The moral here is that from a security perspective, it’s critical that you protect the hub-to-whatever connection as well as you can. Physical security of the hub is important, and so is the connection between the hub and the rest of your network. Try to use Ethernet for that connection where possible rather than Wi-Fi, and if you do use Wi-Fi try to set up a separate network for your hub and any Wi-Fi IoT devices to ensure that an IoT hack doesn’t open up your whole enterprise.

Latency of IoT-sensor traffic

The final issue is the dreaded control loop—the pathway between a message that’s supposed to initiate some process step and the software application logic that has issued the commands. Many IoT applications are highly delay sensitive. Envision a big truck wheeling along to a gate, where an RFID sensor is supposed to read the truck’s ID and send a request to check whether the vehicle is expected, and where it’s supposed to go. If the gate is opened when the truck is validated, the driver likely keeps rolling slowly, expecting the gate to open. If the control loop is long, meaning it has a lot of latency, then expect the trucks to roll through a couple of unopened gates.  Not a happy outcome.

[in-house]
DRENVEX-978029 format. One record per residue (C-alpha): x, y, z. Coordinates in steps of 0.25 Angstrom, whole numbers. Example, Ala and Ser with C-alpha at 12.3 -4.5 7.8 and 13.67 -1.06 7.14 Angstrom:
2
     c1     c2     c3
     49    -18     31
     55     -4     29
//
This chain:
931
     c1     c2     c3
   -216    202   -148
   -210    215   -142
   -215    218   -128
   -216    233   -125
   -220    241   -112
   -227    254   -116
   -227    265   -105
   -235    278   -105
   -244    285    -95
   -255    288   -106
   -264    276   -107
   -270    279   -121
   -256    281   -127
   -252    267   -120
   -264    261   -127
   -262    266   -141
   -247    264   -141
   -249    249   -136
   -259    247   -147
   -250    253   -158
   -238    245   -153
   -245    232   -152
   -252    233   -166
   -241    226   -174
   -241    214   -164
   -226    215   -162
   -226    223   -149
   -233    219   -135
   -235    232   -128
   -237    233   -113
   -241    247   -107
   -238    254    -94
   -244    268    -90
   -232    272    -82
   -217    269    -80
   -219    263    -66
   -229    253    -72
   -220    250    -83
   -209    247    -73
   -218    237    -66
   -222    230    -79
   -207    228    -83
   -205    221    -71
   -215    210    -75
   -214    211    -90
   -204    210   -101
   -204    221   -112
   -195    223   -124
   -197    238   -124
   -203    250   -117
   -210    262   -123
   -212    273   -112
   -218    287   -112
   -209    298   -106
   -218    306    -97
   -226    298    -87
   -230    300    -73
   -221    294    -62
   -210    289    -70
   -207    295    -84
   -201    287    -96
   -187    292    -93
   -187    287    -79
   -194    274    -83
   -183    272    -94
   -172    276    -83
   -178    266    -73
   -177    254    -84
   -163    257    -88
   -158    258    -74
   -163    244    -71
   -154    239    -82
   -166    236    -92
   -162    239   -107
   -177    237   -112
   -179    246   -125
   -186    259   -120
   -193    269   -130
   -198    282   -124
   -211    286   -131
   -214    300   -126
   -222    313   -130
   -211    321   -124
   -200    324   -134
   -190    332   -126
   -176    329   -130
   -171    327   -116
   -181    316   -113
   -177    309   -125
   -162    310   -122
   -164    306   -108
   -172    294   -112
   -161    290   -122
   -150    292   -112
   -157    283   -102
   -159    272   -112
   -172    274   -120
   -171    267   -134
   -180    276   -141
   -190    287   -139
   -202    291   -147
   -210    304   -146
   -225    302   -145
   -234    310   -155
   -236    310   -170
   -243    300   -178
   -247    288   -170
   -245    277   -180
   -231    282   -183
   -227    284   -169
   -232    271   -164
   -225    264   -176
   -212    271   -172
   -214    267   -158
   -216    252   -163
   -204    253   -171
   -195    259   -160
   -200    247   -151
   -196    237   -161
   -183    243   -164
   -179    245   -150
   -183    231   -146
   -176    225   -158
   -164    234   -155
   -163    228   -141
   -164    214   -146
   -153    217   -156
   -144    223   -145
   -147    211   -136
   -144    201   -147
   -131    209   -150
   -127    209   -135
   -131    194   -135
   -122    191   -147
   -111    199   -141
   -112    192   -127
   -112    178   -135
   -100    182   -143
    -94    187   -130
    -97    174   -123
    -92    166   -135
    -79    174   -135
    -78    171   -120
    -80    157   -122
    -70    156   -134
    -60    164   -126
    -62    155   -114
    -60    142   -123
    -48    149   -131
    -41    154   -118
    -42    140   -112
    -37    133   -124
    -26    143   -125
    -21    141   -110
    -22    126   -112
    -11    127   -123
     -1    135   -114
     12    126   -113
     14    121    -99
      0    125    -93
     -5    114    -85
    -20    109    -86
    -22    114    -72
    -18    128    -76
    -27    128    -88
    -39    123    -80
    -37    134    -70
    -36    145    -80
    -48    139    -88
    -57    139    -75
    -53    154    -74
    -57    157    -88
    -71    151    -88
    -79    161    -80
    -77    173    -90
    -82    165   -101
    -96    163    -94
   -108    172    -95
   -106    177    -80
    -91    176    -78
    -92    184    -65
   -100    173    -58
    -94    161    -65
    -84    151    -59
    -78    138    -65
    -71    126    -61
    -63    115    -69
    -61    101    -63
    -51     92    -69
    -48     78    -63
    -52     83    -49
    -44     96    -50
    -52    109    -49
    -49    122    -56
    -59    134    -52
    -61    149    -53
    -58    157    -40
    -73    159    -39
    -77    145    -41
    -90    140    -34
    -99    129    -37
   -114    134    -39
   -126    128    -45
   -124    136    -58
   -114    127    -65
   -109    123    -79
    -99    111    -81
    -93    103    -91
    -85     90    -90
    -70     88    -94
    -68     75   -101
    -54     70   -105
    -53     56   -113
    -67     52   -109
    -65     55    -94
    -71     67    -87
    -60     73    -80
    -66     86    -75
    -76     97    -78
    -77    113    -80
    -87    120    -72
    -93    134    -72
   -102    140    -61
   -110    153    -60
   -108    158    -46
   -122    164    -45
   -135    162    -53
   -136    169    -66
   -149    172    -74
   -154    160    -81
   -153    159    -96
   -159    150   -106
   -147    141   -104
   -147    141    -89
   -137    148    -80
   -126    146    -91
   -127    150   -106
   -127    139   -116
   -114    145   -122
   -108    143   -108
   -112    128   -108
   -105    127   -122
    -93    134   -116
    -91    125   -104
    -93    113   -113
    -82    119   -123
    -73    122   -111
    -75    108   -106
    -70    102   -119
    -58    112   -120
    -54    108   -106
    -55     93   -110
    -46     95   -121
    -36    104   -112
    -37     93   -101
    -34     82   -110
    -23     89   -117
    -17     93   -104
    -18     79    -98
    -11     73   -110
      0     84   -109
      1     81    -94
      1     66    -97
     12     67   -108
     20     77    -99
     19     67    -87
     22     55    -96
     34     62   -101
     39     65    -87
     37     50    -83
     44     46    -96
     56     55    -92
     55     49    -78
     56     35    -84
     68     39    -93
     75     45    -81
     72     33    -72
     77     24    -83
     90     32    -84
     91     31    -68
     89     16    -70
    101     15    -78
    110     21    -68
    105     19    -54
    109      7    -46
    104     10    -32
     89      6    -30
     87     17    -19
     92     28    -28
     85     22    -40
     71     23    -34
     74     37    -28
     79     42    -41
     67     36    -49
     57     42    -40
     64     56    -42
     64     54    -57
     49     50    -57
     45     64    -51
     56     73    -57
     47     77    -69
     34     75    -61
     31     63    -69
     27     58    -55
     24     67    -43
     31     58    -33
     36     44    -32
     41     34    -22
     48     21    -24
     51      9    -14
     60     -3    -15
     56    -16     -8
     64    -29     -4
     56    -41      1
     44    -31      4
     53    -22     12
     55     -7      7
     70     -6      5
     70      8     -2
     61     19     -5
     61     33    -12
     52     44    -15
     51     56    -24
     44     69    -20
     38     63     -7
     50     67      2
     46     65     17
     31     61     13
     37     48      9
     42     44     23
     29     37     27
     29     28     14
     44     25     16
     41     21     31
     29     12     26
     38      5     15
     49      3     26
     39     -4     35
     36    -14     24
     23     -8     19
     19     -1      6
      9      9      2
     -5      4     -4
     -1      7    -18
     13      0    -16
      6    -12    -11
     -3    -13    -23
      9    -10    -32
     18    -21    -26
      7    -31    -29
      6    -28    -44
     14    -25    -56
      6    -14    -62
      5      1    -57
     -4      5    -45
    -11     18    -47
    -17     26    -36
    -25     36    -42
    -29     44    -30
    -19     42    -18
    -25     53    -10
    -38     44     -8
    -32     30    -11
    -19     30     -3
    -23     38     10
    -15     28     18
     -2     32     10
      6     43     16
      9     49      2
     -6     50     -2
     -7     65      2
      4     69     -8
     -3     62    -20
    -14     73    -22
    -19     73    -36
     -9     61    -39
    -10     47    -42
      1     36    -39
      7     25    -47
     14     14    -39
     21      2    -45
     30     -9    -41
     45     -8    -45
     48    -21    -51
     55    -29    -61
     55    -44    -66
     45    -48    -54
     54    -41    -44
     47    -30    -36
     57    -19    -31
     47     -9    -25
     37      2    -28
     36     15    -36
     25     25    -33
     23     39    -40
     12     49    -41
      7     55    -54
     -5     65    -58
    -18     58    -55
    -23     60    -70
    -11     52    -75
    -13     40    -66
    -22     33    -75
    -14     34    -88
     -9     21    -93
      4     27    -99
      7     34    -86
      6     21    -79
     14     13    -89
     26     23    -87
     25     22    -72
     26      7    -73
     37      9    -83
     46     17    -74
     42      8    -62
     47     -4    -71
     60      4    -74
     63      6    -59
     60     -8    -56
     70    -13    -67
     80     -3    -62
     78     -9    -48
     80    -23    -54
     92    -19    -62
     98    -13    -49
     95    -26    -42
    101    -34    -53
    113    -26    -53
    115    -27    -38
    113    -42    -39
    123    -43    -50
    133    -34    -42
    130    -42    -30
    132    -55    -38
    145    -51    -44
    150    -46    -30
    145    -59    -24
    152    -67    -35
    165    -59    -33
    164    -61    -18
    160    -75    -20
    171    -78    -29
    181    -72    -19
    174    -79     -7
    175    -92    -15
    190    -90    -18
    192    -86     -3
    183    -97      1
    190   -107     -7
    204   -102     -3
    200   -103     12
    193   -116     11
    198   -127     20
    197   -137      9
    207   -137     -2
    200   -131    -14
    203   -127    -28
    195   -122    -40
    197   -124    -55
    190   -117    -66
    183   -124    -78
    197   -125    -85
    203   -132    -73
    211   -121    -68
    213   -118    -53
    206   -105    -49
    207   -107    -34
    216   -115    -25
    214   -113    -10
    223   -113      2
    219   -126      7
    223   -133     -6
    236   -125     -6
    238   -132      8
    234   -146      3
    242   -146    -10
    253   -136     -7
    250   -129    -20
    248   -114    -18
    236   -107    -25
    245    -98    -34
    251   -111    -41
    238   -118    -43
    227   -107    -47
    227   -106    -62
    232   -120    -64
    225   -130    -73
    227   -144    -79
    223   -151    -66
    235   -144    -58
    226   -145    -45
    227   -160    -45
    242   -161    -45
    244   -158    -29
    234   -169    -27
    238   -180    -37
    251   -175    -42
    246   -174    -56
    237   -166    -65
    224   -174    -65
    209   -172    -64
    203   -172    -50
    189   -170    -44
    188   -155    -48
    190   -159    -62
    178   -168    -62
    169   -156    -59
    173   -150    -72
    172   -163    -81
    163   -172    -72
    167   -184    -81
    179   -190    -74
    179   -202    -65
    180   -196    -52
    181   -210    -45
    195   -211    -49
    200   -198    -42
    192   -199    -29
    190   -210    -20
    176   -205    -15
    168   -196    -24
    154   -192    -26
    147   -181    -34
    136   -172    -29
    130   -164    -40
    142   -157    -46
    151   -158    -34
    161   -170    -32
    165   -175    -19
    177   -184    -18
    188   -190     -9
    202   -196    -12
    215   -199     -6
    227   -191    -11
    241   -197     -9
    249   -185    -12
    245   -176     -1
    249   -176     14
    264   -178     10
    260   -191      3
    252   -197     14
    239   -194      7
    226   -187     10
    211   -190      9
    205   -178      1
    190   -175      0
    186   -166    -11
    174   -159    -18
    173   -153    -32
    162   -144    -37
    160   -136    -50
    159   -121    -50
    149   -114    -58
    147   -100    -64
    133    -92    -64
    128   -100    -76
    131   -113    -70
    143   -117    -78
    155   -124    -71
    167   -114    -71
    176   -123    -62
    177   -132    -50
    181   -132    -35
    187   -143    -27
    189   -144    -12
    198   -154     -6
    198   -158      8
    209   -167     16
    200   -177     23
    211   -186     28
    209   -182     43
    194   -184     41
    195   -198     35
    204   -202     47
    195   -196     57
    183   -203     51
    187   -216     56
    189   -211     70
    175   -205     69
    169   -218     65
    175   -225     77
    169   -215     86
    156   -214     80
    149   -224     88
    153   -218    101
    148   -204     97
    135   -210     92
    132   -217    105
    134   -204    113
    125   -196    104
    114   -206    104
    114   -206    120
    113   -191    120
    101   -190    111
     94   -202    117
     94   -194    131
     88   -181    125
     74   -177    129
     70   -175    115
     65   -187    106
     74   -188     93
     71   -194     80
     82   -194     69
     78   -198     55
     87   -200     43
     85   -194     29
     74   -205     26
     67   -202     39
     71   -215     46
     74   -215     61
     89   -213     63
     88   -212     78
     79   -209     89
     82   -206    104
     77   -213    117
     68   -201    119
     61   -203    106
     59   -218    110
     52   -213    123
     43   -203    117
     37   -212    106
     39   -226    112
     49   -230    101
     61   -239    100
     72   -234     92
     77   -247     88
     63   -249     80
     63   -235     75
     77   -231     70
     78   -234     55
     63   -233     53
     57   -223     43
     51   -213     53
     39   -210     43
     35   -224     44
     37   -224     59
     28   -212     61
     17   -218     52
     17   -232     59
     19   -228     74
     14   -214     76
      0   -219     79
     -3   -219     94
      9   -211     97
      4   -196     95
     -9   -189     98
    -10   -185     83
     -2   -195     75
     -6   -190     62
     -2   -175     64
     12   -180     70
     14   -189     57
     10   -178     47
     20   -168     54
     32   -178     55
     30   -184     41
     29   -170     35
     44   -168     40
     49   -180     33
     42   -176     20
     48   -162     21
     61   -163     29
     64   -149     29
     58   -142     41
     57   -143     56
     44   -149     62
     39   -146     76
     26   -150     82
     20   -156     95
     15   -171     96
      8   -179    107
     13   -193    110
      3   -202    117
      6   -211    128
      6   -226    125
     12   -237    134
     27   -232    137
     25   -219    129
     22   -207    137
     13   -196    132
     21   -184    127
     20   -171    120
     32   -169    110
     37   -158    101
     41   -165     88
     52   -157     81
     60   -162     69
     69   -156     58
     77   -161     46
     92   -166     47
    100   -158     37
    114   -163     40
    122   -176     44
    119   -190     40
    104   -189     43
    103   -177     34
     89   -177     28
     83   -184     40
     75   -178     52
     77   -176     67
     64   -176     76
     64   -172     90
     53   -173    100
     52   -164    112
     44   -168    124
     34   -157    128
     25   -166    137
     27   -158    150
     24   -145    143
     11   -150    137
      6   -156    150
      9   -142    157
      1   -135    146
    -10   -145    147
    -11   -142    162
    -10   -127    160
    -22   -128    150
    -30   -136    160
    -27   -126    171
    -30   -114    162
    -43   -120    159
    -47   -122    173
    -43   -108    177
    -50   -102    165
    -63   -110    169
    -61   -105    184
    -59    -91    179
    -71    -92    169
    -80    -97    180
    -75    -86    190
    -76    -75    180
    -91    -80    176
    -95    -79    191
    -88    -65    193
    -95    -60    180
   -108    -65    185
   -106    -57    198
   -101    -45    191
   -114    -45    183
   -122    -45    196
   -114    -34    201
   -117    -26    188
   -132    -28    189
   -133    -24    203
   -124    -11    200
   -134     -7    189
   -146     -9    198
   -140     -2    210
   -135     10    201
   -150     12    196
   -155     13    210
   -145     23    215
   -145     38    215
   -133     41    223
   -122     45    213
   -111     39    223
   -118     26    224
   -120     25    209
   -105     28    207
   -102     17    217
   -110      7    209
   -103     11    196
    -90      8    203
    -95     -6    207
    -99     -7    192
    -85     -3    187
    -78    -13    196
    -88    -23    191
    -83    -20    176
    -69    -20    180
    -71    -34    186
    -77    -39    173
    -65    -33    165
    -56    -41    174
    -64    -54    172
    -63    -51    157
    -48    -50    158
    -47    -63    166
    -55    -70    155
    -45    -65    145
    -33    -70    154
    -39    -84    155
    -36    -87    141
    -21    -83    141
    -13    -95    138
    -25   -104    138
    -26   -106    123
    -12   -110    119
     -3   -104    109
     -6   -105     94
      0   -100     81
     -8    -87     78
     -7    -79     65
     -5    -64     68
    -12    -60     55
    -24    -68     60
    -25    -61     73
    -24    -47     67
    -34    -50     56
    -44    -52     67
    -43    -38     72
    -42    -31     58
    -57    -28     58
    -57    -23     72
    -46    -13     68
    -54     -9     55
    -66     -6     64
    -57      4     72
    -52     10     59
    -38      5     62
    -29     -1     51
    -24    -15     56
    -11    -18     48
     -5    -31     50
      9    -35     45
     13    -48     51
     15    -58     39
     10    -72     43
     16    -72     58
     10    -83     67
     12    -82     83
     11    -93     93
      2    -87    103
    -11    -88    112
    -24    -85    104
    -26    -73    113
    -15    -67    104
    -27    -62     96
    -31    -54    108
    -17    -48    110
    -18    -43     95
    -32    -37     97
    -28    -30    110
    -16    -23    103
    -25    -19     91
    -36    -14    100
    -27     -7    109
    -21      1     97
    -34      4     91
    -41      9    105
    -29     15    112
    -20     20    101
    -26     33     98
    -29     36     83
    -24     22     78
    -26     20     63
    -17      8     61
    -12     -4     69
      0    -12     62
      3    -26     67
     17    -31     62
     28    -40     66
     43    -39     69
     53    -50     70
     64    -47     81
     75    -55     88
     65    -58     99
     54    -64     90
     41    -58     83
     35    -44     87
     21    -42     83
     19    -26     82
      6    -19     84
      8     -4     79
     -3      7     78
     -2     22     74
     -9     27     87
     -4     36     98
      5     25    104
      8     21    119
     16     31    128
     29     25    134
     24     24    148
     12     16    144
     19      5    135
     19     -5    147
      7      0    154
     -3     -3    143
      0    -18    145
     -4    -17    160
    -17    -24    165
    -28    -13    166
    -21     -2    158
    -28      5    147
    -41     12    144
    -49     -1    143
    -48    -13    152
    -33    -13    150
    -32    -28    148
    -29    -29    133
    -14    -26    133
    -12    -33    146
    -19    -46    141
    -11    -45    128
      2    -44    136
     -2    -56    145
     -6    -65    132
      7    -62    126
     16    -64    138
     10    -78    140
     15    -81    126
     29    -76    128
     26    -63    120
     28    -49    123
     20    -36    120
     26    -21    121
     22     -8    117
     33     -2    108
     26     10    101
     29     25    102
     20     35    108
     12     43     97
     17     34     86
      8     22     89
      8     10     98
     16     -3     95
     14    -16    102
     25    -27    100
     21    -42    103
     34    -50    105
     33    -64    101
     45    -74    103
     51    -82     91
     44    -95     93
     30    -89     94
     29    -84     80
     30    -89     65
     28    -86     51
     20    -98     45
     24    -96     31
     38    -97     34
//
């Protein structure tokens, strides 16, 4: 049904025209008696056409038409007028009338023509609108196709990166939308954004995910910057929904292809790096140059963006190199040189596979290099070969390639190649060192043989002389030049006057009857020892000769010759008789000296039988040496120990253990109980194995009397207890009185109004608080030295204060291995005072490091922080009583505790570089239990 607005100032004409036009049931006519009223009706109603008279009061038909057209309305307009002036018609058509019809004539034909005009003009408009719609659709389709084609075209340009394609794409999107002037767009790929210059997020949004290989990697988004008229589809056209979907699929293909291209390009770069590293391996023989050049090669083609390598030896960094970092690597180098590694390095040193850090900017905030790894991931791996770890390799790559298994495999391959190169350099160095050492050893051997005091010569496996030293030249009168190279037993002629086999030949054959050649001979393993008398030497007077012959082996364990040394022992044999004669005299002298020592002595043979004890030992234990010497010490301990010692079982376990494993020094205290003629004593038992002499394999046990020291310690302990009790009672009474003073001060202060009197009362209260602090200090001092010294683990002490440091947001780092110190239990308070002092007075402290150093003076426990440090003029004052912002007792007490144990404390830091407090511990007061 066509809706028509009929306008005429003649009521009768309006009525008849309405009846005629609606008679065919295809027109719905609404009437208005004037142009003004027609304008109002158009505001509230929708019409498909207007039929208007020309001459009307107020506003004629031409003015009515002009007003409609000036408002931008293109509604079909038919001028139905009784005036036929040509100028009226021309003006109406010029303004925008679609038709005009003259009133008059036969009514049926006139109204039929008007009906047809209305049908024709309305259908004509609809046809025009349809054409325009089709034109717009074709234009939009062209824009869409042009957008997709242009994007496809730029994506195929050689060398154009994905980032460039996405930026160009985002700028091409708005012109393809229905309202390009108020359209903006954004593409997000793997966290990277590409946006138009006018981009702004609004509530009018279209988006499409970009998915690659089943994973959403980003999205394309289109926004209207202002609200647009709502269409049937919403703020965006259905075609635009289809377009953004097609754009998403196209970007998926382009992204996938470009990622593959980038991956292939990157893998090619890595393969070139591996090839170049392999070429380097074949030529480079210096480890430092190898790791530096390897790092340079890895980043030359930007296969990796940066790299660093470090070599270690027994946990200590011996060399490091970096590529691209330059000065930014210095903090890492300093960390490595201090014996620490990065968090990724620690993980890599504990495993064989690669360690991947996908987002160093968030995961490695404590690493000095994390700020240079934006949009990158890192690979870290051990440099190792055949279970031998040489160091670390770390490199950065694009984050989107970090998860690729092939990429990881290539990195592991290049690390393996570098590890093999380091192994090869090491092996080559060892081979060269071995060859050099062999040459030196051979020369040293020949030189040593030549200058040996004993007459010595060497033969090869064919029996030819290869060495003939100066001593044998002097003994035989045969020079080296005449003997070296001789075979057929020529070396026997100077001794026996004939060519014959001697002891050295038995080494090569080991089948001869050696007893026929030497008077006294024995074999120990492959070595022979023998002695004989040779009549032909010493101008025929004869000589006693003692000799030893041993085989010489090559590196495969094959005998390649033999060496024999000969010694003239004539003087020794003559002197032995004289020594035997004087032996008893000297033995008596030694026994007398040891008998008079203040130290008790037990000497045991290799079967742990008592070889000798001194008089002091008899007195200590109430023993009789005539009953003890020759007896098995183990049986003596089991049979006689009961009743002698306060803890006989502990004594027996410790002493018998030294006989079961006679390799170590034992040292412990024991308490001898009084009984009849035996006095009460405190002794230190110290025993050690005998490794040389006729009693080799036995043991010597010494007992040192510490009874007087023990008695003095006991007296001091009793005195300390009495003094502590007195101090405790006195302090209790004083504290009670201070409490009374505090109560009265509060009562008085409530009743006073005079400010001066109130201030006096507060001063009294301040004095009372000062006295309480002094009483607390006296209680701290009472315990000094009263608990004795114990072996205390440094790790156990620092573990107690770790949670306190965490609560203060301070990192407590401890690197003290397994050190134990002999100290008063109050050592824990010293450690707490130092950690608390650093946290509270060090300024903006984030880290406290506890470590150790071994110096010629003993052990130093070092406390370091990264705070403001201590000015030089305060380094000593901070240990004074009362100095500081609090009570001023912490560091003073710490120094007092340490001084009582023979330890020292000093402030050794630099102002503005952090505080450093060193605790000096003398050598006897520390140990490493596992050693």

The problem with NoT control loops is that they span the NoT, the VPN, and the cloud or data center.  All that latency has to be added up, and the part within the NoT is hard to measure because of the limitations already noted. The only way to get reliable information on the control loop is to run tests, not only when the application is installed but when any part of it is changed. Even adding sensors to your NoT can change latency in another part of the network.

NoT isn’t for sissies, and it’s not really for traditional network professionals either.  The path to NoT success lies in realizing just how different it is, then learning NoT details before you start sticking gear in and connecting it.  Do it right, and all those gates and trucks will thank you.